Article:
Christmas is now less than three weeks away. That means there are only 19 (or 20 if you really want to push the last-minute limit) days to finalize all shopping, gift wrapping, decorating, caroling, baking, cleaning, and a million other plans and to-dos on your list this December.
In a chestnut shell, it's crunch time.
But that doesn't mean our focus should be on our to-do list instead of the true reason for the festivities. In fact, now is the time to realign our focus on the Savior and revitalize the spirit of Christmas in our lives to keep throughout the year.
But with so many things to distract us this season, how is that even possible?
Sister Marjorie Hinckley not only shows us how to keep the focus on Christ this season but also how to enjoy the little moments of wonder as we experience the true spirit of Christmas, even with all our to-dos.
Janet Lee, wife of the late Rex E. Lee, former president of Brigham Young University, remembers an occasion when Sister Hinckley's optimistic outlook changed her own perspective. In Glimpses into the Life and Heart of Marjorie Pay Hinckley, she says:
Several years ago, during the Christmas season, President and Sister Hinckley came to BYU for a musical event. Before the program, there was a buffet dinner, and at one point while the men were away from our table, the women began to talk about the frustrations of getting ready for Christmas. Our conversation focused on the fact that everything about the season was becoming a burden for women. We bear the responsibility of selecting gifts, organizing social events, preparing everyone's favorite food, and making certain that family, guests, and even the less fortunate have a merry Christmas. We felt overwhelmed if not resentful.
Sister Hinckley listened patiently, and then without the slightest edge of criticism in her voice said, “I love Christmas. It is the most joyful of all seasons. I love seeing the eyes of little children light up on Christmas morning. I love giving gifts. I love being with my family. We just need to simplify and remember what we are celebrating.”
After she had spoken, something magical happened. Our attitudes shifted, and we began to talk about the birth of our Savior and the spirit of giving. In the years that have passed since those words were spoken, a burden has been lifted for me during the holidays. As I shop, prepare food, and join with friends and family to celebrate the birth of our Savior, her words nurture and calm me. “I love Christmas,” I hear her say, and I let her teach me to relax and enjoy the season.
Sister Hinckley also shared her thoughts about the Christmas season in a talk titled "The Savior."
Christmas is a wonderful time of the year. As the season begins, we are still basking in the glow of Thanksgiving Day, when we paused to thank our Heavenly Father in a special way for our multitudinous blessings and in many instances enjoyed the company of beloved family members and friends.
And then we come into the beautiful Christmas season.
I love everything about it. I know it has become too commercial. We would all agree. But perhaps in our particular culture, that is the way we have of showing that this is the most important day of the year. I love the street lights, the Temple Square lights, the store decorations, the folks from the Salvation Army ringing their bells. Yes, even the crowds of Christmas shoppers, knowing that most of them are looking for something that might make someone happy. There is much of hustle and bustle, of gift wrapping, card sending, baking, housecleaning, phoning, and feeling concern about proper gifts for this one and that one. But the wonderful thing is that through it all there is an escalating awareness of the Savior. We will, sure as anything, read again about His birth in Luke. We will sing and listen to all kinds of music about Him, from “Away in a Manger” to The Messiah. But what does it all mean if it doesn't do something to us inside? The words that always jump out at me are “Come, follow me.” What did Jesus do that we could follow him in doing?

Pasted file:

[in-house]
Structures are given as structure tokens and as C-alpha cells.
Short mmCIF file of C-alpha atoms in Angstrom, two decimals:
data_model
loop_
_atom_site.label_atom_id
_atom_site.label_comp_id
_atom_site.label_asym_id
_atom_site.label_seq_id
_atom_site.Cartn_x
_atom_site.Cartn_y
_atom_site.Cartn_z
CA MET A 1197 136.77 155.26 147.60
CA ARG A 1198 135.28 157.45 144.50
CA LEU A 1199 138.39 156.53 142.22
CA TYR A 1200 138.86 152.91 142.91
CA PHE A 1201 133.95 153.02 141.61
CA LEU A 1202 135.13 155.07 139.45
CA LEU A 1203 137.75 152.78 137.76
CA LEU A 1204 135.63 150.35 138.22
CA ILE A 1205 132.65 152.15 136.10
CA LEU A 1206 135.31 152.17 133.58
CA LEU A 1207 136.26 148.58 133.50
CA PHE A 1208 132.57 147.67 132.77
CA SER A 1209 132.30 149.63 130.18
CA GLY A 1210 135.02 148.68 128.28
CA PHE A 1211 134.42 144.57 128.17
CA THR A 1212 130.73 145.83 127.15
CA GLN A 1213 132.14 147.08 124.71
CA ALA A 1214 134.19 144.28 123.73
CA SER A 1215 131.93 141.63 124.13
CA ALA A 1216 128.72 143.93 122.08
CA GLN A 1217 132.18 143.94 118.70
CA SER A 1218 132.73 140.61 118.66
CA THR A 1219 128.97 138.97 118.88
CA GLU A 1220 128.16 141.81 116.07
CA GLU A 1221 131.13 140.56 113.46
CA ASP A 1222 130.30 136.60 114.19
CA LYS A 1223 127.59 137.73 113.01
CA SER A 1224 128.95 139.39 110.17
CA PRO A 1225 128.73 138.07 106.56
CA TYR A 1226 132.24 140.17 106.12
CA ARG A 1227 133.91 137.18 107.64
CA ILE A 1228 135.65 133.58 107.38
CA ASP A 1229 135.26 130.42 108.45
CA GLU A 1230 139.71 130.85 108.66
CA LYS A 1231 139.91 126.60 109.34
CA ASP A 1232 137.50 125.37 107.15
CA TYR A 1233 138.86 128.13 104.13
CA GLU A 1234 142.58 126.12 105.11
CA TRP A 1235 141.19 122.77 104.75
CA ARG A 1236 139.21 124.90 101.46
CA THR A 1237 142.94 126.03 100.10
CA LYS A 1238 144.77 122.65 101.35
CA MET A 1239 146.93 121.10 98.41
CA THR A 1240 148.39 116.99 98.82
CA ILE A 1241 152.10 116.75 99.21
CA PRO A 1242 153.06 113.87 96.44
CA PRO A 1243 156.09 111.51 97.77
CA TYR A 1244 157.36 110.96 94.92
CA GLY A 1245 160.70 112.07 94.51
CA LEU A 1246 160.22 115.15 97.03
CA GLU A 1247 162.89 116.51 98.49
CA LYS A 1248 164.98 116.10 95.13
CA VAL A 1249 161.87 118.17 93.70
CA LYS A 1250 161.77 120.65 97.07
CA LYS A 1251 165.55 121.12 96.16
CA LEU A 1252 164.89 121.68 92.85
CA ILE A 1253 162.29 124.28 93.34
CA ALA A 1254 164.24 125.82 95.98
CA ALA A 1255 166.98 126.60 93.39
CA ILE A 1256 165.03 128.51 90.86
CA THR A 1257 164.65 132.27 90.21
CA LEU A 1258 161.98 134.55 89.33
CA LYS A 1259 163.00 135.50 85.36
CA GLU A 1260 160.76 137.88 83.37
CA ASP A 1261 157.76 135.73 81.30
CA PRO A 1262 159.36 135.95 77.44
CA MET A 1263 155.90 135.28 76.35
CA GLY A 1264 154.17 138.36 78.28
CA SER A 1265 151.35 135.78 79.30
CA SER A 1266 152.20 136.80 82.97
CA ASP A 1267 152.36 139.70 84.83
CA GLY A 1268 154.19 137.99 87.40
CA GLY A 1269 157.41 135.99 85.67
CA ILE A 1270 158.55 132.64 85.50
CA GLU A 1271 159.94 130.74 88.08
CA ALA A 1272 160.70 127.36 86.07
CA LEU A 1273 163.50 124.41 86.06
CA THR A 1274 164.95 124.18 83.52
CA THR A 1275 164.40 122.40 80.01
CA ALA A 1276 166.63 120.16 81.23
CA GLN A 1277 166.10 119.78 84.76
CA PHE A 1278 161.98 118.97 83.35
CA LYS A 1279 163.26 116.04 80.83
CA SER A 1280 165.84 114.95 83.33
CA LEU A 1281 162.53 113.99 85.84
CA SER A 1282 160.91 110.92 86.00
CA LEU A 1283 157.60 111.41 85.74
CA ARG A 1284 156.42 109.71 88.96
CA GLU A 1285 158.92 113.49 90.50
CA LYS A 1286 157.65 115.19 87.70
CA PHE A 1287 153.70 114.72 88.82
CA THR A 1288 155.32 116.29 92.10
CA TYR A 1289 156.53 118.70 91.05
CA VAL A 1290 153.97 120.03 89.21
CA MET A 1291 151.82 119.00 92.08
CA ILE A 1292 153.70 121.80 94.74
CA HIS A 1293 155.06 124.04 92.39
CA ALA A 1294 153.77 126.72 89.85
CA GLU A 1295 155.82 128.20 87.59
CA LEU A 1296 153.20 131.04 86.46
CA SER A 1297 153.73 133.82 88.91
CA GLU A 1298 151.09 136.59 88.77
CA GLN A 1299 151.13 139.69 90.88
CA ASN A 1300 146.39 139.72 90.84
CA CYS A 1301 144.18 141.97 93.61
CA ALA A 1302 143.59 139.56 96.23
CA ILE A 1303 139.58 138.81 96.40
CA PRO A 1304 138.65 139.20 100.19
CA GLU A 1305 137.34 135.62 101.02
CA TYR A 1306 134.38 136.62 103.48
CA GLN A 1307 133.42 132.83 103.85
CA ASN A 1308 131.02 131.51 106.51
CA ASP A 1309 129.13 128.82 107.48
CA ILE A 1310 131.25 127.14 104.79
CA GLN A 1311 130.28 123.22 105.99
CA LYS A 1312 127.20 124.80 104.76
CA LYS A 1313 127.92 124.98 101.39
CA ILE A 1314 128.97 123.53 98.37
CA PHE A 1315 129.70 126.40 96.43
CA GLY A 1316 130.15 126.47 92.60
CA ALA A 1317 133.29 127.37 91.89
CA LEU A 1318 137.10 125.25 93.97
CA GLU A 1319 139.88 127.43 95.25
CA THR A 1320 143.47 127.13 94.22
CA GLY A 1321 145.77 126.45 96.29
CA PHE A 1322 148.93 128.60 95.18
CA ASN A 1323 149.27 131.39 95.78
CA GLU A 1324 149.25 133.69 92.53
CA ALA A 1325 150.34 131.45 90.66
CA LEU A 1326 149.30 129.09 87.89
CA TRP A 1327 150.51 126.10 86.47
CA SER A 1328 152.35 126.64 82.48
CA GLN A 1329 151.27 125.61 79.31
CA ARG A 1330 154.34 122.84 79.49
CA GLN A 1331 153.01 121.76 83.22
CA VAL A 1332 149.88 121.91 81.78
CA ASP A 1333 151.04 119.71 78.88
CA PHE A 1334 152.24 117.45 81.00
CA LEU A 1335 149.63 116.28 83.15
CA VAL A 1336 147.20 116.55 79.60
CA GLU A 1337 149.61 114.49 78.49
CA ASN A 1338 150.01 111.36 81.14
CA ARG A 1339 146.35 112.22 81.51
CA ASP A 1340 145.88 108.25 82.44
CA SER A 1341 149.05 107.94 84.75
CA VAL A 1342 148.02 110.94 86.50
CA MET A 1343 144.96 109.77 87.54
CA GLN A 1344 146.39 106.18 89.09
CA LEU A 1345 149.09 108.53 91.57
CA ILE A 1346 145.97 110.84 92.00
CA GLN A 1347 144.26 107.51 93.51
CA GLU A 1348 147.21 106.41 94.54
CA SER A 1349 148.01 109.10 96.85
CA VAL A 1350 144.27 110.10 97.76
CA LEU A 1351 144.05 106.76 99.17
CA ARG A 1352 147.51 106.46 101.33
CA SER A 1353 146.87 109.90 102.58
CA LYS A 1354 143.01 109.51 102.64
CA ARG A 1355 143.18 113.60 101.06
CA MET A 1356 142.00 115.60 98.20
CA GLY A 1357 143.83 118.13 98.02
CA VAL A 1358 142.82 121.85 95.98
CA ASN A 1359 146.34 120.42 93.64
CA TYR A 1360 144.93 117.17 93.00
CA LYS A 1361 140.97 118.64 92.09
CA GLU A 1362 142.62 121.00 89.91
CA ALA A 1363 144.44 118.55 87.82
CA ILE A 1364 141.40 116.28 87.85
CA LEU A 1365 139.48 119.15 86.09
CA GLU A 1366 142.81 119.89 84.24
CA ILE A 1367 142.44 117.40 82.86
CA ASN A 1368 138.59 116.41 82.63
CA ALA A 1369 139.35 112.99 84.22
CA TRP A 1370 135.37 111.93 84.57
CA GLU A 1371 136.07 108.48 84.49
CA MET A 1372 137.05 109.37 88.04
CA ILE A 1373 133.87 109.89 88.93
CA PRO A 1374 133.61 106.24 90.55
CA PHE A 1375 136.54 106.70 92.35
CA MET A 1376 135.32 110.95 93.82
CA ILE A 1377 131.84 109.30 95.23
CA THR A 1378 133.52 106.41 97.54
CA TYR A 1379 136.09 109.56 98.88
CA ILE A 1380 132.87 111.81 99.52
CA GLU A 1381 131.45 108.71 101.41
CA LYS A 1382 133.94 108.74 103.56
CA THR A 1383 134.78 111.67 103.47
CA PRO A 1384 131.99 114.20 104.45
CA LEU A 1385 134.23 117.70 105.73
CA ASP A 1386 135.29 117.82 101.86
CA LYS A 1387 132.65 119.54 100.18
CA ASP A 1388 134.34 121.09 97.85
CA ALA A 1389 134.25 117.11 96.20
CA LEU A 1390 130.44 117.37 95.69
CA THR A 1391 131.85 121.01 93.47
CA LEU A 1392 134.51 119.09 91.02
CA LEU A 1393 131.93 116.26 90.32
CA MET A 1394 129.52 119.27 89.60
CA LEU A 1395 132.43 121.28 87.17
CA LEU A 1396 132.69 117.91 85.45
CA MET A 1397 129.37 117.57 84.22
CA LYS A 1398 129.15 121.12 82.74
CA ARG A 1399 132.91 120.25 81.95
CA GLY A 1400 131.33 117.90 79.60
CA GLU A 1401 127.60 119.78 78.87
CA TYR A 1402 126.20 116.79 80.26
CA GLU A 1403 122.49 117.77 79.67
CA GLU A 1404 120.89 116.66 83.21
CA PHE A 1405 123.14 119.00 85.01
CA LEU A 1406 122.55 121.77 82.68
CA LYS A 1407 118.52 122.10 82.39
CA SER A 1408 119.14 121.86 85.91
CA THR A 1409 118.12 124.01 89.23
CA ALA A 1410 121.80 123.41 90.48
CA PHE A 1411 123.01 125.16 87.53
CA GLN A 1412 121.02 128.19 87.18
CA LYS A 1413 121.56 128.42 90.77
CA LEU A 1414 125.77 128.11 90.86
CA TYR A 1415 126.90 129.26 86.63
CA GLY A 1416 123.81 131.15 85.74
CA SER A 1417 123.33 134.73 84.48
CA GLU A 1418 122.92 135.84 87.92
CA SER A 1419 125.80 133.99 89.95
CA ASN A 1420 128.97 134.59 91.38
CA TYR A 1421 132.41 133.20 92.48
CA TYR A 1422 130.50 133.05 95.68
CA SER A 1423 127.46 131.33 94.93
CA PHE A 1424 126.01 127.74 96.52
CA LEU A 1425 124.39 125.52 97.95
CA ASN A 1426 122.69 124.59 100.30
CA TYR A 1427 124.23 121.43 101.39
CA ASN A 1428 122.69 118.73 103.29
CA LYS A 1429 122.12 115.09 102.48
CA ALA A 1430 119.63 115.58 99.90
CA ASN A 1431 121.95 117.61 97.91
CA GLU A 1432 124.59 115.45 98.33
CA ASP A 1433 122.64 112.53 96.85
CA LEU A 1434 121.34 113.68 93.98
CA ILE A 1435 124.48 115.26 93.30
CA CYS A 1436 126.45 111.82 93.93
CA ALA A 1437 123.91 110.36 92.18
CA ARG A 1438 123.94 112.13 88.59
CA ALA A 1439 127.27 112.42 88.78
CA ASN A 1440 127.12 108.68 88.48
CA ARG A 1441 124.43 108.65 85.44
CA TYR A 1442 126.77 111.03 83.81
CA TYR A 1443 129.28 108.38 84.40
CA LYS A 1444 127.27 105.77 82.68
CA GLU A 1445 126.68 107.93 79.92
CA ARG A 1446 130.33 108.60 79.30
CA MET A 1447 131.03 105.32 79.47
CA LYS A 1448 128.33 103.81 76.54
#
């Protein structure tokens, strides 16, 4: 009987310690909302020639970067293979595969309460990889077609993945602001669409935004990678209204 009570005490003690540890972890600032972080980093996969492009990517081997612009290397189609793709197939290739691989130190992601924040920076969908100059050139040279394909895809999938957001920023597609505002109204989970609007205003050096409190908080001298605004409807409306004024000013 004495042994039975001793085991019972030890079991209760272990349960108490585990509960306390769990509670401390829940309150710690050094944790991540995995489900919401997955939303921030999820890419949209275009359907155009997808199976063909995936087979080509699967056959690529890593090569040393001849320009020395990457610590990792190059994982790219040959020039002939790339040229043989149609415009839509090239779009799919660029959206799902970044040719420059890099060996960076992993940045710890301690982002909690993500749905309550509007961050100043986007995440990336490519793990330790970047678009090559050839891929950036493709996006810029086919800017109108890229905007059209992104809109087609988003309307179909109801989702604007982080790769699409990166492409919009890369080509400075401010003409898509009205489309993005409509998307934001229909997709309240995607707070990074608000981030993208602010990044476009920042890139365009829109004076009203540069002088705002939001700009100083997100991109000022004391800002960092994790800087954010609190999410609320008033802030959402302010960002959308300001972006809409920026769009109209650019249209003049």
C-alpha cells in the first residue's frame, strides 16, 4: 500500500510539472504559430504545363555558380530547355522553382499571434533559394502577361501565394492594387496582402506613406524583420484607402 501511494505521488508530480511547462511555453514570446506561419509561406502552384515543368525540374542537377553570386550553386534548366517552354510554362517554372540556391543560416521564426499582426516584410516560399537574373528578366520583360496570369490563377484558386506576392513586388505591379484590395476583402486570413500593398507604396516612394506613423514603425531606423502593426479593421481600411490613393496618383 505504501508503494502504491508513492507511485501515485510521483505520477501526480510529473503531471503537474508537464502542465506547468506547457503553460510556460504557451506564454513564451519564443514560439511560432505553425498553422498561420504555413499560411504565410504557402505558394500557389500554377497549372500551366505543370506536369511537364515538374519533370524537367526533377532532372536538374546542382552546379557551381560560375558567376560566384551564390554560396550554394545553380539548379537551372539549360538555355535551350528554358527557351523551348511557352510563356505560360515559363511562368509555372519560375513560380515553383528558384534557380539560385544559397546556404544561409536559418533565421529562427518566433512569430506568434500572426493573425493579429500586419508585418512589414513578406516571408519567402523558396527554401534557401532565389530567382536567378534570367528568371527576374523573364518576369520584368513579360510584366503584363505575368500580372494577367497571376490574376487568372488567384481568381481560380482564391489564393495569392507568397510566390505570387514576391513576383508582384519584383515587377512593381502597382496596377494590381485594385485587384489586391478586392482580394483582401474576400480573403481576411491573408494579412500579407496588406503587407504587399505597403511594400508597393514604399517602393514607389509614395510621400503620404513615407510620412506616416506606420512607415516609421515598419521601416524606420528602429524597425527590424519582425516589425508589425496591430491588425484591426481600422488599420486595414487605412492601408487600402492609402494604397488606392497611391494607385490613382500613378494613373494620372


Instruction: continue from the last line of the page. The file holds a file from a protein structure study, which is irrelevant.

Jesus went about doing good.
He healed the leper, cast out devils, raised the dead. None of this can we do in just the same way. But in the environment we find ourselves in, there is so much we can do. There is no such thing as a small act of kindness. Acts of kindness come easily at Christmas. Our grandchildren are having a great time shopping for a family who cannot provide a Christmas for their children. But there are myriads of kindnesses we can do all through the year if we are alert to them.
Lead image from Getty Images
In Glimpses into the Life and Heart of Marjorie Pay Hinckley, dozens of family members and friends share experiences and feelings that demonstrate the character of a quietly remarkable woman. These vignettes combine with the words of Sister Hinckley herself, gleaned from talks, letters, and conversations, to create a portrait that is engaging and inspiring. From her profound yet simple faith to her optimism and sense of humor, from her love of mothering and grandmothering to her enthusiasm for learning, Sister Hinckley's personality traits are perfectly suited to her mission. She goes through life with a smile in her heart and a gift for loving that reaches out to embrace everyone she meets. As you meet her in these pages, you'll fall under the spell of her warmth, her genuineness, and her testimony.